This study focuses on the modelling of crop yield losses. Numerous papers have found a correlation between large-scale circulation indices such as the North Atlantic Oscillation (NAO) or the El Niño-Southern Oscillation (ENSO) and droughts as well as crop yield deviations. These correlations will help us to identify a global dependence structure of yield losses. First, for each major crop producing area (“breadbasket”) production losses are investigated. Then, a global dependency structure of yield losses will be identified by linking the probability distribution of yield losses in one breadbasket with the probability distribution in another breadbasket using the copula methodology. Copulas are functions which combine univariate distribution functions in order to form multivariate distribution functions. The copula method is a flexible tool as it allows marginal distributions from different families to describe and to model dependence between random variables. In that way, the probability of a joint occurrence of yield losses in different breadbaskets in the same year can be derived.
Some case based research on food supply chains. More specifically how segmentation can be used to improve SC effectiveness & efficiency
Title: Bayesian analysis of PRRS virus spread in Ontario swine herds
Porcine reproductive and respiratory syndrome (PRRS) has a worldwide distribution. This economically important endemic disease causes reproductive failure in breeding stock and respiratory tract illness in young pigs. In Ontario restricted fragment length polymorphism (RFLP) 1-18-4 has been determined as one of the most common virus genotypes.
A Bayesian Decision Support System for a Multi-Expert Distributed Decision Analysis
Complex decision support systems often consist of component modules which, encoding the judgments of panels of domain experts, describe a particular sub-domain of the overall system. Ideally these disparate modules need to be pasted together to provide a comprehensive picture of the whole process. The challenge of building such an integrated system is that, whilst the qualitative features are common knowledge to all, the explicit forecasts and their associated uncertainties are expressed only locally. The structure of the integrated system therefore needs to facilitate the coherent piecing together of these separate evaluations. If such a system is not available there is a serious danger that this might drive to incoherent and so indefensible decision making. With this work we develop a graphically based framework which embeds a set of conditions that, if satisfied in a given context, are sufficient to ensure the composite system is truly coherent. Furthermore, we develop new message passing algorithms that enable the uncertainties within each module to be fully accounted for in the evaluation of expected utility scores of this composite system.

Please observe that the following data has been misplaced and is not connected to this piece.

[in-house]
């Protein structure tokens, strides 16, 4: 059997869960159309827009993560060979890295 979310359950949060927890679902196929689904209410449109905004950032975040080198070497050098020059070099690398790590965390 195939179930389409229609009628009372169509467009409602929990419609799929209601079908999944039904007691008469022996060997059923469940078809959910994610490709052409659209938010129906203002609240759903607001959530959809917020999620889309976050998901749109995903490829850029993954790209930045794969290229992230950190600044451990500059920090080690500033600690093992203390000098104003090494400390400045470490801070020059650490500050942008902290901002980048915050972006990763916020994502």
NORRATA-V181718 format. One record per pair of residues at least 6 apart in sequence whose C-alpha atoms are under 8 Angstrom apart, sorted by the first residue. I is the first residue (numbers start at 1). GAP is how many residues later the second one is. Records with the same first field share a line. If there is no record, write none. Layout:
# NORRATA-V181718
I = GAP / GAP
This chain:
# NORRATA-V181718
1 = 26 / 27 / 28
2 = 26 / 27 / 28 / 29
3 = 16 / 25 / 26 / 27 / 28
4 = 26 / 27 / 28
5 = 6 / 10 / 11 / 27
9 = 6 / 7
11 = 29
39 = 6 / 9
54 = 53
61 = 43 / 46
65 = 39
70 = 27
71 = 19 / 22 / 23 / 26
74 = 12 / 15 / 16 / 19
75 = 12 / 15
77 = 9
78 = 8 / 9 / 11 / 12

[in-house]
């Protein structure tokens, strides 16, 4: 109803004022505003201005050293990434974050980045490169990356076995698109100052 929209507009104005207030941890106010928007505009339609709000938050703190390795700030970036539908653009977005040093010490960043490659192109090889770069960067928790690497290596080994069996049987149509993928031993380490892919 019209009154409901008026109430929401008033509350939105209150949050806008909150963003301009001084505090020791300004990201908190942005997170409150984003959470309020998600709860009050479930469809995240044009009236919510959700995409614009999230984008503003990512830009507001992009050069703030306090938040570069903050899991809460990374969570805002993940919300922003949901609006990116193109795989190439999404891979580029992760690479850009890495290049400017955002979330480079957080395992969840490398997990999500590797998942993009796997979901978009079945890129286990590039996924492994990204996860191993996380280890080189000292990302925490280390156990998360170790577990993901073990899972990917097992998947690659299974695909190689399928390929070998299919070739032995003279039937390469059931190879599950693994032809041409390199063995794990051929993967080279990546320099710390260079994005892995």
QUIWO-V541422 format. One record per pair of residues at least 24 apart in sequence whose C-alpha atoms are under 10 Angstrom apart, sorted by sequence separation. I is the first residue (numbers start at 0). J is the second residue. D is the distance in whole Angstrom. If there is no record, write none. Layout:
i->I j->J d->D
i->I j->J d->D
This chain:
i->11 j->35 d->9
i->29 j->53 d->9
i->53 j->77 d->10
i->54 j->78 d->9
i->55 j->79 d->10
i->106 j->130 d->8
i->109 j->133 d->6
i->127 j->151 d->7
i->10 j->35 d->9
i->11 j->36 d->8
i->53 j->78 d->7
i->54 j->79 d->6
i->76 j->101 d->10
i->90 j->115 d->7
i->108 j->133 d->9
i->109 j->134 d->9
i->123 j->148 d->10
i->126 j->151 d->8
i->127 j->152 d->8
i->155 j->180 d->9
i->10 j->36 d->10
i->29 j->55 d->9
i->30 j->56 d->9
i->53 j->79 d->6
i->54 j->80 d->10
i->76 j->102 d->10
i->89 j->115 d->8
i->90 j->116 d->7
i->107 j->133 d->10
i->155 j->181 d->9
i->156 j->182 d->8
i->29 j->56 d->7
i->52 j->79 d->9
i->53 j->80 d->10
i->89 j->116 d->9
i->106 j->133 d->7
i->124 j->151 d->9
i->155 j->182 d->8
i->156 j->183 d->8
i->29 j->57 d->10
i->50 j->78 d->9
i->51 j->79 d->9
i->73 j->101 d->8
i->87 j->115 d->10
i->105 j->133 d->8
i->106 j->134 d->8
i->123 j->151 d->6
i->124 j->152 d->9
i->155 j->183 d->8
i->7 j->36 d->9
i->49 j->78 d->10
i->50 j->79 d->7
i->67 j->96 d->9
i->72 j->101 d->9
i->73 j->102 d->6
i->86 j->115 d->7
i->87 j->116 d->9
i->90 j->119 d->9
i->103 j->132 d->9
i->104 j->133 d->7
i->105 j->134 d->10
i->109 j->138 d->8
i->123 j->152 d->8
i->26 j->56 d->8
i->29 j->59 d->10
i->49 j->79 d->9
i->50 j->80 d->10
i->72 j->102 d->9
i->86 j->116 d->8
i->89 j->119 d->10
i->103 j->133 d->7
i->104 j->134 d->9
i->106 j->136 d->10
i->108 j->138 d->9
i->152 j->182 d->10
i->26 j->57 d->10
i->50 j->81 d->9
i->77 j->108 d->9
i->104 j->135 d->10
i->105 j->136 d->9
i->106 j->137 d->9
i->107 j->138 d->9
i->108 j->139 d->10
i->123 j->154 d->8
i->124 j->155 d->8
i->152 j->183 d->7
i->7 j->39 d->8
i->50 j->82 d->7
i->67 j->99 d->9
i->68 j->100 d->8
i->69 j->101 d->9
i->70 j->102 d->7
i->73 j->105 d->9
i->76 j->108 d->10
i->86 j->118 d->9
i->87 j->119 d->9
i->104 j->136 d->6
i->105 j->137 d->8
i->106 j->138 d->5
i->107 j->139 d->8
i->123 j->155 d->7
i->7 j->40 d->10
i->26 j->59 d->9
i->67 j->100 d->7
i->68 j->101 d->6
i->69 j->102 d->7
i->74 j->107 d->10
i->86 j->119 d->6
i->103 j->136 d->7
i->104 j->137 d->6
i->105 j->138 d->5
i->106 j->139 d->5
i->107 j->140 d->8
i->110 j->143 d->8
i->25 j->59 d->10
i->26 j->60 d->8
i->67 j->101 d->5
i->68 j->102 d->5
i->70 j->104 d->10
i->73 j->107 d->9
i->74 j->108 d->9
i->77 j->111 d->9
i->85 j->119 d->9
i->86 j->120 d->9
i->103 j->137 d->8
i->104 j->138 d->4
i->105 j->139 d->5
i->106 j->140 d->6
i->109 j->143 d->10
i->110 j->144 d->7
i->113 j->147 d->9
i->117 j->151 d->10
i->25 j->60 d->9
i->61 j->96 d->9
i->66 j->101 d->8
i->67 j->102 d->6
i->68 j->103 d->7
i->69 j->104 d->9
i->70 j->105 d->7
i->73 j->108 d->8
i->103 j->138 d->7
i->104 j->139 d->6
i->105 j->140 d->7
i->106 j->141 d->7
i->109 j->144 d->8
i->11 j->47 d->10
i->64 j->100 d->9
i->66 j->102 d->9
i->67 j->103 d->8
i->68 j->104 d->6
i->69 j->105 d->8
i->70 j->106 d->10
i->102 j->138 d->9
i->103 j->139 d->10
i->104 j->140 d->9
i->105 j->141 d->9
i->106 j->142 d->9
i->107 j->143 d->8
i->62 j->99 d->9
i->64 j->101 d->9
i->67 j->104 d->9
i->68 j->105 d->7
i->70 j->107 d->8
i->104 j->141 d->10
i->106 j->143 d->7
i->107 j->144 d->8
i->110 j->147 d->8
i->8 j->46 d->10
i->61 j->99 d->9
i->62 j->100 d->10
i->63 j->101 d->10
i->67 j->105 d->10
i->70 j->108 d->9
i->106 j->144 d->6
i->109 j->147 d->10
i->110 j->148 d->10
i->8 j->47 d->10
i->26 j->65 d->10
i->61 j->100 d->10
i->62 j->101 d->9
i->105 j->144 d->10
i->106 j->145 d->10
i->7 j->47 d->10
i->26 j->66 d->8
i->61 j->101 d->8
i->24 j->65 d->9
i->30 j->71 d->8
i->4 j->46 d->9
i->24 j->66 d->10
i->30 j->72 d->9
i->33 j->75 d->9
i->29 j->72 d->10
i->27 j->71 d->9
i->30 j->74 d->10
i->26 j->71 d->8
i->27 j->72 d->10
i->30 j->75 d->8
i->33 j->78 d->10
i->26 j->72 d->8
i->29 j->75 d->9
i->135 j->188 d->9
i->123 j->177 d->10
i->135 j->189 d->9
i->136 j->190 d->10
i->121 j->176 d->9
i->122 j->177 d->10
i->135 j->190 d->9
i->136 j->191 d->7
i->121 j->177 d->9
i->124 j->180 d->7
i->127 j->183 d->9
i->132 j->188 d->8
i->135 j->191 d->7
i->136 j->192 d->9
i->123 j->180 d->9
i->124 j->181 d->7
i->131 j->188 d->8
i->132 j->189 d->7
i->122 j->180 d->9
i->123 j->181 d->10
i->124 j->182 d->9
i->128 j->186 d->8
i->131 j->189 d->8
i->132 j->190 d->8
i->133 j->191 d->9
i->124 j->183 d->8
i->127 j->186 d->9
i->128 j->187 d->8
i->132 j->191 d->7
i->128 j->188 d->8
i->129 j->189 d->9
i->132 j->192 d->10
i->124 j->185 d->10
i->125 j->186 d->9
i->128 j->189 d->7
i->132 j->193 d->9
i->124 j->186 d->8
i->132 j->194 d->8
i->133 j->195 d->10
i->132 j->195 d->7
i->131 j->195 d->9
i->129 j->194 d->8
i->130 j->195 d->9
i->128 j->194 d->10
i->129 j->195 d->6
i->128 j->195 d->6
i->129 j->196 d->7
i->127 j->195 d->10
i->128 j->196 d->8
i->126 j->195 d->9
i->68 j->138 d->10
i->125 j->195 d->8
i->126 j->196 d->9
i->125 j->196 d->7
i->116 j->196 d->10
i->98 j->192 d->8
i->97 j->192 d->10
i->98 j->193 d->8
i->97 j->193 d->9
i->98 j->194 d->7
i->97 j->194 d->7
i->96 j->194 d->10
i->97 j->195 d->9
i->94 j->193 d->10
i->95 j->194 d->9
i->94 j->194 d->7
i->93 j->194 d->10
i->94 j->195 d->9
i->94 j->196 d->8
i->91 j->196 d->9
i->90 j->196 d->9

Tbc: Analysis characteristics of systemic risk in the food system in relation to resource access, political instability and climate change
Modelling the spread of two strains of disease via aggregate-level infectivity curves
Well formulated models of disease spread, and efficient methods to fit them to observed data, are powerful tools in the surveillance and control of infectious diseases. Our project considers the problem of the simultaneous spread of two related strains of disease in a context where spatial location is the key driver of disease spread. The starting point in modeling are the Individual Level Models (ILMs) of disease transmission introduced by Deardon et al. (2010). We extend these models to accommodate the competing spread of the pathogens in a two-tier hierarchical population (e.g. one consisting of farms and animals).
We also present a framework for speeding up the computationally intensive process of fitting the ILM to data, typically done using Markov chain Monte Carlo (MCMC) in a Bayesian framework, by turning the inference into a two-stage process. At the farm level, we approximate the number of animals infected over time by infectivity curves, which are fit via maximum likelihood estimation to data sampled from farms. Inference then proceeds using Bayesian MCMC for the remaining parameters. Finally, we use posterior predictive distributions of salient epidemic summary statistics, in order to assess the model fit.
Food security and the limitations of the neo-liberal approach to agriculture: a case study of Senegal
C. Sarrouy & R.D. Lillywhite Warwick Crop Centre, University of Warwick, United Kingdom